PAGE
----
Biportal endoscopic spinal surgery has been performed for several years, and its effectiveness is well known; however, no studies on its safety, specifically intracranial pressure, have been conducted to date. The authors sought to evaluate the effect of biportal endoscopic lumbar discectomy on intracranial pressure by monitoring cervical epidural pressure (CEP) changes throughout the procedure.
Twenty patients undergoing single-level biportal endoscopic lumbar discectomy were enrolled in this study. CEPs were monitored throughout the procedure, consisting of phase 1, establishing the surgical portal and working space; phase 2, performing decompression and discectomy; and phase 3, turning off the fluid irrigation system. After discectomy was completed, the authors evaluated changes in CEP as the irrigation pressure increased serially by adding phase 4, increasing irrigation pressure with outflow open; and phase 5, increasing irrigation pressure with outflow closed.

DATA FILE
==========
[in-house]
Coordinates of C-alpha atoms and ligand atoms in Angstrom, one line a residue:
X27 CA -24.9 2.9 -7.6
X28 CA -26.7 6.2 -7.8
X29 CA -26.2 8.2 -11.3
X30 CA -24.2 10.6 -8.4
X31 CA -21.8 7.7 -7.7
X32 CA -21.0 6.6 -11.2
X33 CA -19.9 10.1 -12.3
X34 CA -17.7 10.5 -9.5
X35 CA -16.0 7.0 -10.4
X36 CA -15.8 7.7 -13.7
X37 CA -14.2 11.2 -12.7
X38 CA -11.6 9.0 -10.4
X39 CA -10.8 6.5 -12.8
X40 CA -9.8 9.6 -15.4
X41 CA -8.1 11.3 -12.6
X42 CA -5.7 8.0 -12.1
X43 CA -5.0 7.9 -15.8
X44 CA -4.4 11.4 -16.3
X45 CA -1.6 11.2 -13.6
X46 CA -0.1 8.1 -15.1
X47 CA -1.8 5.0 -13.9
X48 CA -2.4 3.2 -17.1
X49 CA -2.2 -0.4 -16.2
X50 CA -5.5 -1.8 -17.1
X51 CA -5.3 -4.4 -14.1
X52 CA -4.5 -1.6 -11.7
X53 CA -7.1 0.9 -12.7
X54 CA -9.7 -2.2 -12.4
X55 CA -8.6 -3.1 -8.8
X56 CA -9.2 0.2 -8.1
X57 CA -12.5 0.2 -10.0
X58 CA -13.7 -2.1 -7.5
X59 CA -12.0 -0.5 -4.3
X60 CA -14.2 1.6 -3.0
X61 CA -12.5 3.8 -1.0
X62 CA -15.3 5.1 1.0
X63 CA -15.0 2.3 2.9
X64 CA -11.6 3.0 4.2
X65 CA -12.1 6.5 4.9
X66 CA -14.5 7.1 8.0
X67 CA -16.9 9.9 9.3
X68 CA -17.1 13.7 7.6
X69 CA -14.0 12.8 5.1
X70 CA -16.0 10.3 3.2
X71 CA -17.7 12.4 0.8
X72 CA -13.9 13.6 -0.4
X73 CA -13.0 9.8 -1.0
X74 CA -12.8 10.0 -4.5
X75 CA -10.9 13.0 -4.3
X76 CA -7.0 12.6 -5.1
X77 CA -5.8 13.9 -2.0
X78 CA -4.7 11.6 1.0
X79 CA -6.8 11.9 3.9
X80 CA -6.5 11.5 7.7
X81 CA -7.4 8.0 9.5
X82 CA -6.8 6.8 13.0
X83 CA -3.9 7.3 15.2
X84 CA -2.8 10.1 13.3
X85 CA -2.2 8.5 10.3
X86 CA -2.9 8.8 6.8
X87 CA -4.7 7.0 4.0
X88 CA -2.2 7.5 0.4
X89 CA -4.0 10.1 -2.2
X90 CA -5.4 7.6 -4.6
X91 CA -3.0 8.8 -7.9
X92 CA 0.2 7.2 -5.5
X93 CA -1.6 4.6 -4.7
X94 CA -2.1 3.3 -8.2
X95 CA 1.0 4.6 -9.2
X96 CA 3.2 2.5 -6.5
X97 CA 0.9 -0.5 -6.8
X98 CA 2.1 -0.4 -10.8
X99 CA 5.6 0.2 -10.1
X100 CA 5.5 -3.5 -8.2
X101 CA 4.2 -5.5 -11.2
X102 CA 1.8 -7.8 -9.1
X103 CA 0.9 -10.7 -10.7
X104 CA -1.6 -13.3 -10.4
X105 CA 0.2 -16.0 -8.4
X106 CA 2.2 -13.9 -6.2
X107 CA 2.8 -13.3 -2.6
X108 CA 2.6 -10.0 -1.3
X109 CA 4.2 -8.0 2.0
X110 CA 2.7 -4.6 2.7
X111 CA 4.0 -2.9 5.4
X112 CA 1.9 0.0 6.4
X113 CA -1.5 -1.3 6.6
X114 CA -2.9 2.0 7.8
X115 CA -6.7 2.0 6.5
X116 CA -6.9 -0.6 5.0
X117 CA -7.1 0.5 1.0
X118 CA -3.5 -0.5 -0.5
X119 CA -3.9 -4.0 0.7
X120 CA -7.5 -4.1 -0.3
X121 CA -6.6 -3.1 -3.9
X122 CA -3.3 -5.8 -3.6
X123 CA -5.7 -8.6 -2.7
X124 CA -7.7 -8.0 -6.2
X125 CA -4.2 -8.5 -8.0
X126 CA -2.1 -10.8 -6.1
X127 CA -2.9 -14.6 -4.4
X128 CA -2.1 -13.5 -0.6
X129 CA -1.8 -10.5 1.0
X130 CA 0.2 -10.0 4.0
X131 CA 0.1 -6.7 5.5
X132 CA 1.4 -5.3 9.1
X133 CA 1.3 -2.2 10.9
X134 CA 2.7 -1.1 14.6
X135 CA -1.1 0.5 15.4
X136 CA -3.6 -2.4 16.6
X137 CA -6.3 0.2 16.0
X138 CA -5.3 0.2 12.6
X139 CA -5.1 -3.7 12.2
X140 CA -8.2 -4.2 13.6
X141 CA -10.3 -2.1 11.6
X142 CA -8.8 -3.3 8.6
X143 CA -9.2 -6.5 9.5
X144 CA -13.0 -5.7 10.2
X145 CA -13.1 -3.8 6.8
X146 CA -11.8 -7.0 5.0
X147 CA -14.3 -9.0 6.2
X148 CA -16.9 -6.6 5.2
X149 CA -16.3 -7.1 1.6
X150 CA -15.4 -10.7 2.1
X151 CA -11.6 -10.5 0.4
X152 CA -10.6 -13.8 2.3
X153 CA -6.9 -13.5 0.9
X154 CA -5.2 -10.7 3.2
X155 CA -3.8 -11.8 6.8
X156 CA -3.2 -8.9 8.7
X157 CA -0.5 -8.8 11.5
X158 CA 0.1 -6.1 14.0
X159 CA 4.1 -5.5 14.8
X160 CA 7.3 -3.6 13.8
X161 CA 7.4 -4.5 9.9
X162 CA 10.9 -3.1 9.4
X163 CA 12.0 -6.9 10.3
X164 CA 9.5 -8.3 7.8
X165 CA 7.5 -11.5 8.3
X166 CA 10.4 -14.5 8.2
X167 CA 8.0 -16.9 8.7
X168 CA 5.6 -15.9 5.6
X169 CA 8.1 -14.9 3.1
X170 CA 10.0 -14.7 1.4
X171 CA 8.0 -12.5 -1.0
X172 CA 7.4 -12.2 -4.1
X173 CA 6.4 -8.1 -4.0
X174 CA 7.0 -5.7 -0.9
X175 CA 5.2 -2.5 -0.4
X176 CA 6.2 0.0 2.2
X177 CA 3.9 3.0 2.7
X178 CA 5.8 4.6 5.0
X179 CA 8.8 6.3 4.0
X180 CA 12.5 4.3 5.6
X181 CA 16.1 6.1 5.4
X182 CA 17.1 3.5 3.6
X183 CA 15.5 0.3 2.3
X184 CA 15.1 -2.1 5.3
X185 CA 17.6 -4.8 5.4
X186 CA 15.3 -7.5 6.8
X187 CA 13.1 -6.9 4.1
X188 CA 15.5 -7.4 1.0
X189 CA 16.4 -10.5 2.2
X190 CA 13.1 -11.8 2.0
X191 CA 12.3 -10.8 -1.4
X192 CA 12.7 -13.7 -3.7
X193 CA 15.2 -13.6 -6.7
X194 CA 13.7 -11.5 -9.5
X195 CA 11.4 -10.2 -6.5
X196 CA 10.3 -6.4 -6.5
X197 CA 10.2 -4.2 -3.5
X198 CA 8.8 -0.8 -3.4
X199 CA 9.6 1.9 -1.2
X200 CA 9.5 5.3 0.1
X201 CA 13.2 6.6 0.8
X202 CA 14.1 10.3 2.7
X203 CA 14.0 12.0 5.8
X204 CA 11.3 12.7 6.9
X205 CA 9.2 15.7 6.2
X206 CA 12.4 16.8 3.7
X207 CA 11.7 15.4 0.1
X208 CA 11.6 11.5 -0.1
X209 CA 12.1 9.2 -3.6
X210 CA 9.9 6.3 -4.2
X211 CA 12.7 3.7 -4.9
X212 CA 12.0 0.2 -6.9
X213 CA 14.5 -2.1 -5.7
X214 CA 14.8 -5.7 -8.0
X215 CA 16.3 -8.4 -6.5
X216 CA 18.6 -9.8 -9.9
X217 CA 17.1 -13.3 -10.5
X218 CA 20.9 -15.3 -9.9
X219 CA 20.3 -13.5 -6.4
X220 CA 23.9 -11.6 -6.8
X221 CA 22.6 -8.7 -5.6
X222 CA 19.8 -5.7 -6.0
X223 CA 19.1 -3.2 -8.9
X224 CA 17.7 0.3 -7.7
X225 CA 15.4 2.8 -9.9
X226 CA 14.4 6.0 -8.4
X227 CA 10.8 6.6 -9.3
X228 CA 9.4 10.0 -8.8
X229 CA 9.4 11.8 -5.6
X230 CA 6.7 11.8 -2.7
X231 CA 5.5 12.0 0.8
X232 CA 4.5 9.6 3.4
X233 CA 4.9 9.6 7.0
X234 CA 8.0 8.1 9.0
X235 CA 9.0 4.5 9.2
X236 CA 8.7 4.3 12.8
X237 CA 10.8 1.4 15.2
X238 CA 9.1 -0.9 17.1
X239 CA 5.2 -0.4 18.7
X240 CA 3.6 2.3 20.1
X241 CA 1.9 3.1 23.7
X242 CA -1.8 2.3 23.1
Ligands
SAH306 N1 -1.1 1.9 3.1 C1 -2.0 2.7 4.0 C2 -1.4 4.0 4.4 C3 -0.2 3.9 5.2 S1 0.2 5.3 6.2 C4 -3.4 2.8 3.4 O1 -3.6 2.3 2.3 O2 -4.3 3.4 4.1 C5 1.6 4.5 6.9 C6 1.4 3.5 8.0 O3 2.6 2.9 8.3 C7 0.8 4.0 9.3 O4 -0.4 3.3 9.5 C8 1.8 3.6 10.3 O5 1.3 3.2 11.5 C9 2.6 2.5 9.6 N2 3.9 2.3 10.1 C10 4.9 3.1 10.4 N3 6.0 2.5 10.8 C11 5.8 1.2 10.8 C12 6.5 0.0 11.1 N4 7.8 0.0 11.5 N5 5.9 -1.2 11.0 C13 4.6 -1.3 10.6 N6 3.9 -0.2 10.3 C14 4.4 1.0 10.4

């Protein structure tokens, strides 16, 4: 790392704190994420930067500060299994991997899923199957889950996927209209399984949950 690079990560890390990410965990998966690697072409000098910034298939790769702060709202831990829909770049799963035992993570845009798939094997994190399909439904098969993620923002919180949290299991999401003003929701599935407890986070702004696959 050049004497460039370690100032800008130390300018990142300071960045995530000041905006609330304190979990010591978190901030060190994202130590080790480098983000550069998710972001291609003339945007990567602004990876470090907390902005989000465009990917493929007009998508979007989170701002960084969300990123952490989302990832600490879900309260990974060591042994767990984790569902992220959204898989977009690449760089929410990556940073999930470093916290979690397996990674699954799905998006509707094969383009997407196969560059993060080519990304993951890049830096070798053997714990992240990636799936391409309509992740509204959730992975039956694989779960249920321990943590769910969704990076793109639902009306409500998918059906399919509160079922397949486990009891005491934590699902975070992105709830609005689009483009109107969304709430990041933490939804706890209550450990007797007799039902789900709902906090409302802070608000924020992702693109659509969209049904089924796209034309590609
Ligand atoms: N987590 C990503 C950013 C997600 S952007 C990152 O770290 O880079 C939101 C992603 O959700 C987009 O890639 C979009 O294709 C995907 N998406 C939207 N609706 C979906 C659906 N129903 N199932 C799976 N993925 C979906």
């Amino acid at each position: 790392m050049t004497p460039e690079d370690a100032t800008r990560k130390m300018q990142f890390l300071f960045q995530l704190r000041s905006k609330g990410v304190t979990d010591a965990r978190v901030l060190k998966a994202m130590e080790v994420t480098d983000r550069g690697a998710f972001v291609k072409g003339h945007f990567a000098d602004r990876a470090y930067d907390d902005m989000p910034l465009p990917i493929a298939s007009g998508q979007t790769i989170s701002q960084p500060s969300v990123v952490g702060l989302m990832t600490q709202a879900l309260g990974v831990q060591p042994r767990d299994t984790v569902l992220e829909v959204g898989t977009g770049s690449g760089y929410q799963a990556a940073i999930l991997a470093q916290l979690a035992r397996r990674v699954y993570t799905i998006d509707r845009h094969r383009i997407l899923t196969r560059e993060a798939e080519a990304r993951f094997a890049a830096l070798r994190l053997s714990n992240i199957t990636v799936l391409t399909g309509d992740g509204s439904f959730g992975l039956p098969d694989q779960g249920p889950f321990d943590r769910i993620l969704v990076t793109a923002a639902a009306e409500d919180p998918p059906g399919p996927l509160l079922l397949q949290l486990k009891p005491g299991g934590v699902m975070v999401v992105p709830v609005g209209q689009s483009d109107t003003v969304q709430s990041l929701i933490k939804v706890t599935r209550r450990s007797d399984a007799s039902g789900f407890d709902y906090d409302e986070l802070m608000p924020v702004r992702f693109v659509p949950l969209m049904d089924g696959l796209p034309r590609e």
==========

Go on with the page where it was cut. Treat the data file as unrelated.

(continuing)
The mean baseline CEP was measured as 16.65 mm Hg. In phase 1, the mean CEP was 17.3 mm Hg, which was not significantly different from the baseline CEP. In phase 2, the mean CEP abruptly increased up to 35.1 mm Hg when the epidural space was first connected with the working space, followed by stabilization of the CEP at 31.65 mm Hg. In phase 4, the CEP increased as the inflow pressure increased, showing a linear correlation, but not in phase 5. No patients experienced neurological complications.
It is important to ensure that irrigation fluid is not stagnant and is maintained continuously. More attention must be paid to keeping pressures low when opening the epidural space.